The Brussels-based European Competitive Commission accused Google of abusing its dominant market position to manipulate search results back in April, and now it has offered search giant yet another extension for its response.
Regulators allege the company violated antitrust laws when it boosted the rankings of its Shopping service “irrespective of its merits,” as their statement read. “The commission is concerned that users do not necessarily see the most relevant results in response to queries — to the detriment of consumers and rival comparison shopping services, as well as stifling innovation.”
According to some analytics companies, more than 90 percent of searches in Europe are started on Google. The next nearest competitor, Bing, accounts for 2.67 percent.
“Dominance as such is not a problem,” the European Union’s antitrust chief, Margrethe Vestager, said at a press conference. “However, dominant companies have a responsibility not to abuse their market position either in the market where they are dominant or in neighboring markets,” she said. “This is about consumers getting the best possible results of their query.”
Google is getting a three-week extension this time, meaning it will have until November 7 to file a response to the charges. Another extension later down the road is possible, because Google is also facing two other antitrust charges from the commission.
“Google asked for additional time to review the documents in the case file, a Commission spokesperson told Reuters. “In line with normal practice, the commission analyzed the reasons for the request and granted an extension allowing Google to fully exercise its rights of defense.”
The other two cases revolve around Android and online search advertising. The Commission claims Google uses Android’s dominant position to promote its services, and it also alleges that the company blocks competitors in search advertising. Google has to file a response to both those cases by the end of October.
The EU’s action follows failed negotiations between Google and the EU in September 2015. Former antitrust commissioner Joaquín Almunia, initially supportive of a settlement, was forced to reverse course after facing vocal opposition from consumer groups, European press publishers, Microsoft, and colleagues.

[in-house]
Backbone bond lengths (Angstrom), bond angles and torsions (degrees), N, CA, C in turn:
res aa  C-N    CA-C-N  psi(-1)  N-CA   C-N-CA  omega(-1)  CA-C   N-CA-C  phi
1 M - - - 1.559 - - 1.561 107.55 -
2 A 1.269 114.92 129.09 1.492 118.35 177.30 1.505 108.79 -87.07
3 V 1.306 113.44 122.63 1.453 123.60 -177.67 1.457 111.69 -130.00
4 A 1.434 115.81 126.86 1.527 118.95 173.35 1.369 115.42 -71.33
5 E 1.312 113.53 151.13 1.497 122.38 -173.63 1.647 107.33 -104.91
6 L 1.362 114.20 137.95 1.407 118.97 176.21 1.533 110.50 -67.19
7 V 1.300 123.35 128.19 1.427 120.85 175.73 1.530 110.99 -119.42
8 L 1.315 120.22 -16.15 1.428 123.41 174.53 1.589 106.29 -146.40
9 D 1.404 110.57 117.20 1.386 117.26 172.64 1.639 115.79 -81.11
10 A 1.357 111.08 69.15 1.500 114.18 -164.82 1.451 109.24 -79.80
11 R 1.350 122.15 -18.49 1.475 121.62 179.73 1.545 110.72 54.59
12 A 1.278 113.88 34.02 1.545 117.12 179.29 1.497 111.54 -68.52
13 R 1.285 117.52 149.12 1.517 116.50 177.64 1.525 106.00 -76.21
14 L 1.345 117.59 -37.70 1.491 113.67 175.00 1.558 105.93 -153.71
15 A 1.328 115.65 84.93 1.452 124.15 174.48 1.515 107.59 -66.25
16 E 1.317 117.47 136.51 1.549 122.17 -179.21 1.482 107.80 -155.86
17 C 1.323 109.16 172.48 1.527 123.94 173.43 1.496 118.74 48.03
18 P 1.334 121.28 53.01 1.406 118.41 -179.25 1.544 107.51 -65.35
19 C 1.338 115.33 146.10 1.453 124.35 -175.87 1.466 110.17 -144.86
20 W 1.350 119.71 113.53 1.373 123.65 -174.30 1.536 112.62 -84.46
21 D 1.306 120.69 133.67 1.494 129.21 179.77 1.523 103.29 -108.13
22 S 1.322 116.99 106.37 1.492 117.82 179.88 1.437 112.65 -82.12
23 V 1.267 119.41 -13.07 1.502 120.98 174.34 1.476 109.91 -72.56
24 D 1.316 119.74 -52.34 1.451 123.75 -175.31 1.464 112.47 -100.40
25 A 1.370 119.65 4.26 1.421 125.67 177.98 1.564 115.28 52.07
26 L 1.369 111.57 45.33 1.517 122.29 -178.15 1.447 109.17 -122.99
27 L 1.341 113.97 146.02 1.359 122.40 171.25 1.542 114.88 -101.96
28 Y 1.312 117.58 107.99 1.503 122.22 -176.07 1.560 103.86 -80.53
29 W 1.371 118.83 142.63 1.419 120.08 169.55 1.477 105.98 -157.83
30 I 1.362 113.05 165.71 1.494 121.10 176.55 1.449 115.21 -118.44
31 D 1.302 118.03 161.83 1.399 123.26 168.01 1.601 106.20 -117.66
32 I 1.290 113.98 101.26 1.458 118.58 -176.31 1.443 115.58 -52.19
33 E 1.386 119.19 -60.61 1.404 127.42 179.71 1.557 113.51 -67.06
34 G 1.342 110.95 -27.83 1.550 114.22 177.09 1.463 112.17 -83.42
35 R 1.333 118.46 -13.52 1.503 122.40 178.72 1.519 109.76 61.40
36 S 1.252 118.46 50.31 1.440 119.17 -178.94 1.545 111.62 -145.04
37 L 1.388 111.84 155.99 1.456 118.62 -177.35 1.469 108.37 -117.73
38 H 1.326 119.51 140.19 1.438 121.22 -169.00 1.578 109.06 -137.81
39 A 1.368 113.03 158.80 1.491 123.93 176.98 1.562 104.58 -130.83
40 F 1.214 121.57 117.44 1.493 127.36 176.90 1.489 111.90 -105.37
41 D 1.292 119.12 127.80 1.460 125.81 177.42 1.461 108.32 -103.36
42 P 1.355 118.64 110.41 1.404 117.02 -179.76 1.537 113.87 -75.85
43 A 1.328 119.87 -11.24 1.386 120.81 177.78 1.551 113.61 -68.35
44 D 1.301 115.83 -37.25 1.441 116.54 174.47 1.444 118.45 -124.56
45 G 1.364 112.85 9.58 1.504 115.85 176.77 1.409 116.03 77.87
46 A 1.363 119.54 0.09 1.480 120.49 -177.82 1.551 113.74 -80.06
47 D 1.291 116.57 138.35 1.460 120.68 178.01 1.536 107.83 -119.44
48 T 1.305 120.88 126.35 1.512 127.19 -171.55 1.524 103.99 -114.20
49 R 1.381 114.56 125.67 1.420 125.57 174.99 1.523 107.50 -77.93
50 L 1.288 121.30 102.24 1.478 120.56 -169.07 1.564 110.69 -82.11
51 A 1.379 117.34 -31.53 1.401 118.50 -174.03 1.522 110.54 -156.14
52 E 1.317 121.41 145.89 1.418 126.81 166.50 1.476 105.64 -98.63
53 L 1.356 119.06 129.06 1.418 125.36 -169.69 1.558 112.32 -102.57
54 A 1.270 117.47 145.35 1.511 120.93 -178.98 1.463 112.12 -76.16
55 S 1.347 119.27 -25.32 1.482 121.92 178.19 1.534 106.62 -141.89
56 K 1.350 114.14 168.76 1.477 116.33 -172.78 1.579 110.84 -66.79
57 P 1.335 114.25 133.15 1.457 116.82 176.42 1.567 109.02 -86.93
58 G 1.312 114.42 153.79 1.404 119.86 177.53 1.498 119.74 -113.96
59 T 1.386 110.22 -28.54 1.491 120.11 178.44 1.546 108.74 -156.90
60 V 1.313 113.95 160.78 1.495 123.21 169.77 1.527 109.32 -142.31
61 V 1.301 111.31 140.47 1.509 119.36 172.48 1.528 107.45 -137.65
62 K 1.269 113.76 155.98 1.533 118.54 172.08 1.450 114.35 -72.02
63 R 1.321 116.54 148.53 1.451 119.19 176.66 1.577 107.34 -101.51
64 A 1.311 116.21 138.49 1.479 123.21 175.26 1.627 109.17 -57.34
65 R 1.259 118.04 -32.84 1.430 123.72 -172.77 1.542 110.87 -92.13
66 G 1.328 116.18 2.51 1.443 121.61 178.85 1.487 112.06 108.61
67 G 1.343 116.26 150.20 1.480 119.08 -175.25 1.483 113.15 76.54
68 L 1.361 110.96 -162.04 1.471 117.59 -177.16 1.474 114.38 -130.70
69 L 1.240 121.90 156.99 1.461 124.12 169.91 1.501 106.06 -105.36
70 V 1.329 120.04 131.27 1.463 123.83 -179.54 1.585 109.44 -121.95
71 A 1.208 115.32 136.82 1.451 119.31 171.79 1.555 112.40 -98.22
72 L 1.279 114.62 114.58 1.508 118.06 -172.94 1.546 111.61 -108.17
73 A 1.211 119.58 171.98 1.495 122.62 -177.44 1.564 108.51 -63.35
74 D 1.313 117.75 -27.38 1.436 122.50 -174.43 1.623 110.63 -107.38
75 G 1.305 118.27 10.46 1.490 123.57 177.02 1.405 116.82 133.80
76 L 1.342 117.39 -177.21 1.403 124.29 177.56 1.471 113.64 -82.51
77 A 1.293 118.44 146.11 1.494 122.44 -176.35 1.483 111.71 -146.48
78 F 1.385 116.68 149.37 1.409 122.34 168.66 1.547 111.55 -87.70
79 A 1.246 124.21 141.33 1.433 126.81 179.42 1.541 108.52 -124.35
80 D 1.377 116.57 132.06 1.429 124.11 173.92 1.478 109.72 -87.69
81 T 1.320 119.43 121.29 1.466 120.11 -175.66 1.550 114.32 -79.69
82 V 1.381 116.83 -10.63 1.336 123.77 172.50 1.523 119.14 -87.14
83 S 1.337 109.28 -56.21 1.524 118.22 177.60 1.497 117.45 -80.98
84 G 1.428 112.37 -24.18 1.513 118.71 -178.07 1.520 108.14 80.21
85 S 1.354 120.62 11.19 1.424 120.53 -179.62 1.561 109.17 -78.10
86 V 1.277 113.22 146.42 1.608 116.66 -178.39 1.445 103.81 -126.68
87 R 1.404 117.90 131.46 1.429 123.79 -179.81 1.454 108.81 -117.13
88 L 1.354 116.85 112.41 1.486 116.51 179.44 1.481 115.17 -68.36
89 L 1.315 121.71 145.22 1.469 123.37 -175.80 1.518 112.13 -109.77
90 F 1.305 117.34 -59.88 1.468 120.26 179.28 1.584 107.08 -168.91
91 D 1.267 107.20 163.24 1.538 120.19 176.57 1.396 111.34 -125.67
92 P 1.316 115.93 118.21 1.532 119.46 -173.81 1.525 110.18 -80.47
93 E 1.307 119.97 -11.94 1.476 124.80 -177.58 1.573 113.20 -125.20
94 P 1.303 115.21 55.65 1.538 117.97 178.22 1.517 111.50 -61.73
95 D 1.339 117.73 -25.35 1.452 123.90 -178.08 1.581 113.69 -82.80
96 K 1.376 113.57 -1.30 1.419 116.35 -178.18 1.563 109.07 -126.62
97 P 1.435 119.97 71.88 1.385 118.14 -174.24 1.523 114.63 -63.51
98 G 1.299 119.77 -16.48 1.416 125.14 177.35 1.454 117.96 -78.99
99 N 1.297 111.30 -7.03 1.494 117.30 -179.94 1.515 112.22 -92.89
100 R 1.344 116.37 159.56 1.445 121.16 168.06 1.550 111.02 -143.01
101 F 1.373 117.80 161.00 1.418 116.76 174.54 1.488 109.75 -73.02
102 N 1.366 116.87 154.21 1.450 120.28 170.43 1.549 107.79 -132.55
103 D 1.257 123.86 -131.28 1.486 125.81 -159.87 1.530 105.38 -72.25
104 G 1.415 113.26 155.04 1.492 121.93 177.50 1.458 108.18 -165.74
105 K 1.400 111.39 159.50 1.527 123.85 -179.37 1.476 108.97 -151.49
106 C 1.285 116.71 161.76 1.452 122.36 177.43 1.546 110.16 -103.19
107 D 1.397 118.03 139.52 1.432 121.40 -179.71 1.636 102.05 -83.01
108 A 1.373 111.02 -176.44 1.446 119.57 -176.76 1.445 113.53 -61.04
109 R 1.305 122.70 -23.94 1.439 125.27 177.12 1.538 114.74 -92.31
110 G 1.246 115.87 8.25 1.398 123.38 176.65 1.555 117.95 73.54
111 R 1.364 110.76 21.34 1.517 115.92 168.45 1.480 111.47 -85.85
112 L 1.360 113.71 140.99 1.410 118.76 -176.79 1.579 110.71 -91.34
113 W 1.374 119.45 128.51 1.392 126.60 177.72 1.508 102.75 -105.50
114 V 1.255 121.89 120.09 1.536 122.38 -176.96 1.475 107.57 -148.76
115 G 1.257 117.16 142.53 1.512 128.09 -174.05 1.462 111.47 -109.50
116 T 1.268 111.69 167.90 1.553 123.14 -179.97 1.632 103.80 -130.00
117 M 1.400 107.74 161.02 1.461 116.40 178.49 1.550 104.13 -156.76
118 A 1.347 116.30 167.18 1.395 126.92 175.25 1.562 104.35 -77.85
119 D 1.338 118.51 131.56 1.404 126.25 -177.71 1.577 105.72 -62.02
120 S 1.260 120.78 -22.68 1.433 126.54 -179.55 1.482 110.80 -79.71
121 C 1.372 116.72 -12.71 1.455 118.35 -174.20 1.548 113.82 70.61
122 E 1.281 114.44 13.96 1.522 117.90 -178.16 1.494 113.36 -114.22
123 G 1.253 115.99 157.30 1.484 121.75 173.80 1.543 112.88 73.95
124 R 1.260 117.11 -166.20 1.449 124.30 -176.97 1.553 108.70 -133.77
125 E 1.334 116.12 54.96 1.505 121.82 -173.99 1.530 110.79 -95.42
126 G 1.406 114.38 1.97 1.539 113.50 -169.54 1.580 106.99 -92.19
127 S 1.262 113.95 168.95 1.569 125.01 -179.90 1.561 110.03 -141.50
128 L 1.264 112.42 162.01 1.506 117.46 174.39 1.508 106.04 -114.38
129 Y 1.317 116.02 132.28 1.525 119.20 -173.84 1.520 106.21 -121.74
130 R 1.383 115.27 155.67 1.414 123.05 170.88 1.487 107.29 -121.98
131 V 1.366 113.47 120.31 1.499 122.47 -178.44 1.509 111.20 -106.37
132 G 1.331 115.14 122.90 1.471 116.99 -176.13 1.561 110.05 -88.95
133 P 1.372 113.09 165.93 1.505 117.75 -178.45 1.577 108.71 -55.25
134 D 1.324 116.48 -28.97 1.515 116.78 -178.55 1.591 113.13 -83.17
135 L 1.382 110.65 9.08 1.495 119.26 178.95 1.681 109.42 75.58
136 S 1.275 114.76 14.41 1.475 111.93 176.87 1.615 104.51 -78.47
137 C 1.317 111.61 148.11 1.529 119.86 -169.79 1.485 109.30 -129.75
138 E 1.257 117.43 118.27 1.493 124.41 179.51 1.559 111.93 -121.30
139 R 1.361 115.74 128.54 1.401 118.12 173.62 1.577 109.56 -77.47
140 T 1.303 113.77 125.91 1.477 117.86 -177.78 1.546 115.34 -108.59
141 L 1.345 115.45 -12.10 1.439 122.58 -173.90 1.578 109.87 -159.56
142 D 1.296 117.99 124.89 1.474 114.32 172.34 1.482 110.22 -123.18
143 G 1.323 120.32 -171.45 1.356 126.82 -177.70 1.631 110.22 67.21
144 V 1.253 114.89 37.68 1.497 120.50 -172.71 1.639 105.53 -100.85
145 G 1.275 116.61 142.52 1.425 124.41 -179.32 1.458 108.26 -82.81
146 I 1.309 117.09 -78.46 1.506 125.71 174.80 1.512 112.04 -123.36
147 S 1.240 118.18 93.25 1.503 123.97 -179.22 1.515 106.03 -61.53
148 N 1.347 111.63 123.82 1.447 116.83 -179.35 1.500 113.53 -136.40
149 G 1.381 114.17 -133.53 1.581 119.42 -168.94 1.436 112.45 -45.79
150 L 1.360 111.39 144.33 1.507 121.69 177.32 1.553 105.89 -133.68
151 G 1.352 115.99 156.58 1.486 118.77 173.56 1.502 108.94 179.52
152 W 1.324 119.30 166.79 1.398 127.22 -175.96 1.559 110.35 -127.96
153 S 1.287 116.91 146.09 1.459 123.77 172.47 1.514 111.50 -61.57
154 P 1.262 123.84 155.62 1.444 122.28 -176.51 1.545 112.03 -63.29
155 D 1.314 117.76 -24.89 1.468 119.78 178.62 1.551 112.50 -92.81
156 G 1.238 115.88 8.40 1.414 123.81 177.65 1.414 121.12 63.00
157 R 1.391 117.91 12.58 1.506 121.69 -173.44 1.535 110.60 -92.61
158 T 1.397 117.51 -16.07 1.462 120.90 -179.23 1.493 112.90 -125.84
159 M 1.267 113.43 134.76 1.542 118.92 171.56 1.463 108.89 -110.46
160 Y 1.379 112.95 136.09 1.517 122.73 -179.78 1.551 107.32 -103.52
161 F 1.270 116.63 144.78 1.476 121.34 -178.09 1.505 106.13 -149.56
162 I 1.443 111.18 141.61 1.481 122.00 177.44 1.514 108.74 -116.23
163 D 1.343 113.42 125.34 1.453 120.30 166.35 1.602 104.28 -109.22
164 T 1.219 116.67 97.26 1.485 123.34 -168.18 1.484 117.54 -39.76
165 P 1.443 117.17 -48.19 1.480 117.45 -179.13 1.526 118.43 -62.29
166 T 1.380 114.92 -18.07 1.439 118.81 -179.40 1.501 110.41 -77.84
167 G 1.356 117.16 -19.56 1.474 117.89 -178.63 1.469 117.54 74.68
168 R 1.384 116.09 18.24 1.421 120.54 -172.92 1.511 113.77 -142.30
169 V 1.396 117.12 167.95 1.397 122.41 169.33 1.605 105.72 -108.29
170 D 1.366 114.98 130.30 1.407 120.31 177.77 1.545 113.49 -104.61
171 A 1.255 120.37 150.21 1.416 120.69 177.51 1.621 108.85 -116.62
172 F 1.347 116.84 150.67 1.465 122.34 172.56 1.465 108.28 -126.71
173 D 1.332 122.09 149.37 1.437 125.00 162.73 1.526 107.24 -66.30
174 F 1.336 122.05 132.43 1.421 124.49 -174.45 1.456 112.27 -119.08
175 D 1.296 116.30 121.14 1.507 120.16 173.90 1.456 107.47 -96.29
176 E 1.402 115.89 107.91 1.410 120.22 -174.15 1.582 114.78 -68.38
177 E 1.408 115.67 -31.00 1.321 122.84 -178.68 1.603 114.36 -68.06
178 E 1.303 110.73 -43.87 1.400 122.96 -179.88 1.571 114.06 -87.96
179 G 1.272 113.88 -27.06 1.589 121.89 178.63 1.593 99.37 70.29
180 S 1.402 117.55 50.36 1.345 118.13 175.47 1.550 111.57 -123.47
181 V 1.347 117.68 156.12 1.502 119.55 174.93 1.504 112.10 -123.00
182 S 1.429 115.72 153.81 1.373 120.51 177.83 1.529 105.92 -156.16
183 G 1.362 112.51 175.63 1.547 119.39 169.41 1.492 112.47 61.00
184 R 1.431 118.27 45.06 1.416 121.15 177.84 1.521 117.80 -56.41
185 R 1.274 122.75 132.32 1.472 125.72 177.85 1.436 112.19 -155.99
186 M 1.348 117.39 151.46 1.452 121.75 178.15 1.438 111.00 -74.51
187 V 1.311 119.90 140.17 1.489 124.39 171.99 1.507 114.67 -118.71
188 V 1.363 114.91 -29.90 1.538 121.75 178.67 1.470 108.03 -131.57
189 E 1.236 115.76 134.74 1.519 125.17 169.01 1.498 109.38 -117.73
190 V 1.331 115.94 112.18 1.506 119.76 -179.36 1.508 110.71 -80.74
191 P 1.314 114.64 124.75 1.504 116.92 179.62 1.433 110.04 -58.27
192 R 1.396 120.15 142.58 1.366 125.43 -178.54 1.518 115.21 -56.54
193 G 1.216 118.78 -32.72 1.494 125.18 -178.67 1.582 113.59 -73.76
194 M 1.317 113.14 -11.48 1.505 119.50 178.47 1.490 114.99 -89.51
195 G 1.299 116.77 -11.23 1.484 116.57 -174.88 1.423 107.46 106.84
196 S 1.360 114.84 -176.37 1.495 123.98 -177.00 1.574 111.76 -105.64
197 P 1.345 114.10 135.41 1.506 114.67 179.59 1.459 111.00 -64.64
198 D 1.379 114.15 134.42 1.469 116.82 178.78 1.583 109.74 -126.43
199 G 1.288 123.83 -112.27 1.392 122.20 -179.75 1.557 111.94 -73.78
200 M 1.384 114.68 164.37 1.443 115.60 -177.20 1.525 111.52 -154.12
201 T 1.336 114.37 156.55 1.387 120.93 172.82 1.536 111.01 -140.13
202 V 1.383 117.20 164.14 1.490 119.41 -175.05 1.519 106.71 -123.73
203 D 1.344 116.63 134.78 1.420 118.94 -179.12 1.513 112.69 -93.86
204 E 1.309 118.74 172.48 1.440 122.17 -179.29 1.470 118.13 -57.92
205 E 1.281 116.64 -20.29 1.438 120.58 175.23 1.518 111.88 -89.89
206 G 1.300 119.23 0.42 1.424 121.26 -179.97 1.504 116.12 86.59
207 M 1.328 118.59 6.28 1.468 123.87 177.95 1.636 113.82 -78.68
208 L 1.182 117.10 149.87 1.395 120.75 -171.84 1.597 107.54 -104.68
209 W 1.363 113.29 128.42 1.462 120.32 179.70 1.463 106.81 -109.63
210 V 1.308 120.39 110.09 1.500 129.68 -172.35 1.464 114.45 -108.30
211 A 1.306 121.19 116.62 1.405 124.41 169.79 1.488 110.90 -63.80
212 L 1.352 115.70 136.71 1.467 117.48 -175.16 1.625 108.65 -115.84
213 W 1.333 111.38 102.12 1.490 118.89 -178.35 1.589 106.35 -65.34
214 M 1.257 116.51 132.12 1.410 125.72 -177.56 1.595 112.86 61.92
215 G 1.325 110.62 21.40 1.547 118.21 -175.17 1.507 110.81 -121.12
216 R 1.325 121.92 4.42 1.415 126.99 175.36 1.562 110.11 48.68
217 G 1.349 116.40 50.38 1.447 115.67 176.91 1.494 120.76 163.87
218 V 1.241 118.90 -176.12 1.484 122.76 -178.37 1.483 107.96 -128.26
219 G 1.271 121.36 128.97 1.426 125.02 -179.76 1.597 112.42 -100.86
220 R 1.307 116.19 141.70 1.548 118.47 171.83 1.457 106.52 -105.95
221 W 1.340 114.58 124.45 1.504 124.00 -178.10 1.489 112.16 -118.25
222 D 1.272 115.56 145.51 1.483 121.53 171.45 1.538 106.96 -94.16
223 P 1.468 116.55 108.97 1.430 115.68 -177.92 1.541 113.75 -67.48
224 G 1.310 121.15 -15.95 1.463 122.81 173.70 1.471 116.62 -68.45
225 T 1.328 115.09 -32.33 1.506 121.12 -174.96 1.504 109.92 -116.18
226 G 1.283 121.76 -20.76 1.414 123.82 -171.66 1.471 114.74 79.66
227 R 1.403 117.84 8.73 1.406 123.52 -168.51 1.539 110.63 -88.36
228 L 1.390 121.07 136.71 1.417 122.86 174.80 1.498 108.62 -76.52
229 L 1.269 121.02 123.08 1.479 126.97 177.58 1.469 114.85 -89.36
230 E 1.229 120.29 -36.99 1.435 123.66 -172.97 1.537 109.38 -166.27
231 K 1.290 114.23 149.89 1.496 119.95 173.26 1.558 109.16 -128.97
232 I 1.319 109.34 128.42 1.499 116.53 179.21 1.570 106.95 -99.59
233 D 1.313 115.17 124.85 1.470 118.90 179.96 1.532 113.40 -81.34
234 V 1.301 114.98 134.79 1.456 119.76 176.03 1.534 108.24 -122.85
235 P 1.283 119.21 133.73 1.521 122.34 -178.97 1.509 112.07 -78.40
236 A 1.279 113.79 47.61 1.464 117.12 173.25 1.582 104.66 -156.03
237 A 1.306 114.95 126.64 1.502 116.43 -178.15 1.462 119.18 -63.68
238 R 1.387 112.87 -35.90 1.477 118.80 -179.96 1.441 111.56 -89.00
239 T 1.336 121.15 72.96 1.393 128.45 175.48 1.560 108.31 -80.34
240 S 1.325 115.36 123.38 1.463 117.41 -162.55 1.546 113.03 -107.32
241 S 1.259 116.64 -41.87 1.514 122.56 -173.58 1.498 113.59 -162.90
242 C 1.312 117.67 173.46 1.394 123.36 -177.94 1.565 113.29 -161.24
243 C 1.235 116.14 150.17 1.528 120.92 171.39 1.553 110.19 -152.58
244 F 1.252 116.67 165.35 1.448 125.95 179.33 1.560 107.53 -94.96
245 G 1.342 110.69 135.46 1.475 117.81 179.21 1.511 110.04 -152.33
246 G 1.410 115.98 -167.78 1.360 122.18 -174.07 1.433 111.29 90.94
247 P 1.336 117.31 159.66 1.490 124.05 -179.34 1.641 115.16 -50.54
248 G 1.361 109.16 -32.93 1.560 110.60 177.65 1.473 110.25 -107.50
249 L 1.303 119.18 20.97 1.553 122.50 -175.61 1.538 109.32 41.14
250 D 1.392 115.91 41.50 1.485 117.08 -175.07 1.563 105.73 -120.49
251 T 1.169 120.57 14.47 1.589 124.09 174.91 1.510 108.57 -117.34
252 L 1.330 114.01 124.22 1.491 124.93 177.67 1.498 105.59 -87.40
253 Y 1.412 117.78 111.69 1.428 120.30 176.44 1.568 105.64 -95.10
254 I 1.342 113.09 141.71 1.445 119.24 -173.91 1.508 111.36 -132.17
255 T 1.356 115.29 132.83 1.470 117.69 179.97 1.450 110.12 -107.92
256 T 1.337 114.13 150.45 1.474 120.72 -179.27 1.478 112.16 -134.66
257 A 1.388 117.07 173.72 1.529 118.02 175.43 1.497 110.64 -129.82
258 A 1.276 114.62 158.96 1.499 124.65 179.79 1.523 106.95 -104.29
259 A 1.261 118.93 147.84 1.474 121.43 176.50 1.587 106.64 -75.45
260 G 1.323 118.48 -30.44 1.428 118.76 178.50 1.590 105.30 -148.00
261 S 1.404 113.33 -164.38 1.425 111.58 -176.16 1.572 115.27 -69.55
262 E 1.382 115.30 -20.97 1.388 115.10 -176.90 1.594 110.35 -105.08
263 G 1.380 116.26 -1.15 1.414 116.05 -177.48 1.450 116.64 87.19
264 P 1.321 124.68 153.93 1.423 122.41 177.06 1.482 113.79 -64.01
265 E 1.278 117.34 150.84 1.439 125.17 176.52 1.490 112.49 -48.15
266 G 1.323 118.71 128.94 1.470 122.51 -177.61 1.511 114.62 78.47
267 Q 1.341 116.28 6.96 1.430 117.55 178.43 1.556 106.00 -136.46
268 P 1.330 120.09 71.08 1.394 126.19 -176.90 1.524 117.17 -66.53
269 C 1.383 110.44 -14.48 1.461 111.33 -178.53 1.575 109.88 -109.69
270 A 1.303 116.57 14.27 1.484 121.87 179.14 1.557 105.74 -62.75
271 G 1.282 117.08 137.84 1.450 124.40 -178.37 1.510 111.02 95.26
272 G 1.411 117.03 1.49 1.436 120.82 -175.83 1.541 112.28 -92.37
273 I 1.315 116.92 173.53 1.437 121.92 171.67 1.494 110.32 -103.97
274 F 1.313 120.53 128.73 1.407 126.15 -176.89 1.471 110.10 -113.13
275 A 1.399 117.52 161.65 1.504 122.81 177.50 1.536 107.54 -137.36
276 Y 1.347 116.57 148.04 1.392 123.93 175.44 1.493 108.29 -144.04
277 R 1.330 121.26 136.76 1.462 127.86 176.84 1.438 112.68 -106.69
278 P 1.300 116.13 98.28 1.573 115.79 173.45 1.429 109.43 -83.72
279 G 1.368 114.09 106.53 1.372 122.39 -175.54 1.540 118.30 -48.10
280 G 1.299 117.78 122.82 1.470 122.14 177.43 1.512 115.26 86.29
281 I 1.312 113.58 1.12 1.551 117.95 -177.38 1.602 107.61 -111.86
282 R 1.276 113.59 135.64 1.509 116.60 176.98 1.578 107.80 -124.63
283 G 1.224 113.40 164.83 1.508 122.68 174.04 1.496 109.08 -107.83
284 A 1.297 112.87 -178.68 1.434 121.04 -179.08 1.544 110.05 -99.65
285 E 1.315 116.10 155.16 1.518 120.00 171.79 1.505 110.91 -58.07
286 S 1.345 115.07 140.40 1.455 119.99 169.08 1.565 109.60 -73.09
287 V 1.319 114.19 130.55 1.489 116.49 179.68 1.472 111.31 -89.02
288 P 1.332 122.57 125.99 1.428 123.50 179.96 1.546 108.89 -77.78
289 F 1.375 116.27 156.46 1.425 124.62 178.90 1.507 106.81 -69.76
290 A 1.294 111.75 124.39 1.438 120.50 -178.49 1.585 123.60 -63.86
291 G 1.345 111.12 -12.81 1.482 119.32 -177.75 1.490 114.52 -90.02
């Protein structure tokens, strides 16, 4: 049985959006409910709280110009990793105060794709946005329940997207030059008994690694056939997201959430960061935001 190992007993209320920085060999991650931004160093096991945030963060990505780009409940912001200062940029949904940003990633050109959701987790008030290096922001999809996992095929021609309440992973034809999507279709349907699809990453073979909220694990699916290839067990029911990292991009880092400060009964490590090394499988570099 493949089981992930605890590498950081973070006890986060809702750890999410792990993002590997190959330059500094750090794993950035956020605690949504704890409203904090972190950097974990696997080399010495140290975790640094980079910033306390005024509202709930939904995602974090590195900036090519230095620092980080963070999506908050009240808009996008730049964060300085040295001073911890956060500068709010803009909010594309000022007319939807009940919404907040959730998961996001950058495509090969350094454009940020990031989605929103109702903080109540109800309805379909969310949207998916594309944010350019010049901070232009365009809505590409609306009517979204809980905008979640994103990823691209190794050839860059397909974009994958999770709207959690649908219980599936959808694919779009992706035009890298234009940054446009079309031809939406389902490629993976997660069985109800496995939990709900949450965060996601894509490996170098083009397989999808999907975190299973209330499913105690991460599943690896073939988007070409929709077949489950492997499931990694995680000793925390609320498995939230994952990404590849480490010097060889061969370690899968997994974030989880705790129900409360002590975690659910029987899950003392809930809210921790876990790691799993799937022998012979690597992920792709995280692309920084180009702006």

The European Commission is no stranger to antitrust suits of this magnitude. It concluded a 10-year battle with Microsoft in 2004, which culminated in a $1.7 billion settlement. Separately, chipmaker Intel was ordered to pay $1.4 billion.
European agencies aren’t the only ones who consider some of Google’s practices illegal. Documents inadvertently released earlier this year revealed that the U.S. Federal Trade Commission (FTC) once considered suing Google over anticompetitive conduct. The FTC began an investigation in 2012 into the way Google ranked and displayed search results, finding that the search giant took information from rival websites to improve its own content and placed illegal restrictions on third-party websites and advertisers. Some staff recommended bringing a lawsuit, but conflicting recommendations within the agency ultimately led it to scrap those plans.
Responding to the EU’s accusations in a blog post, vice president of Google Search Amit Singhal said, “While Google may be the most used search engine, people can now find and access information in numerous ways — and allegations of harm, for consumers and competitors, have proved to be wide of the mark.”
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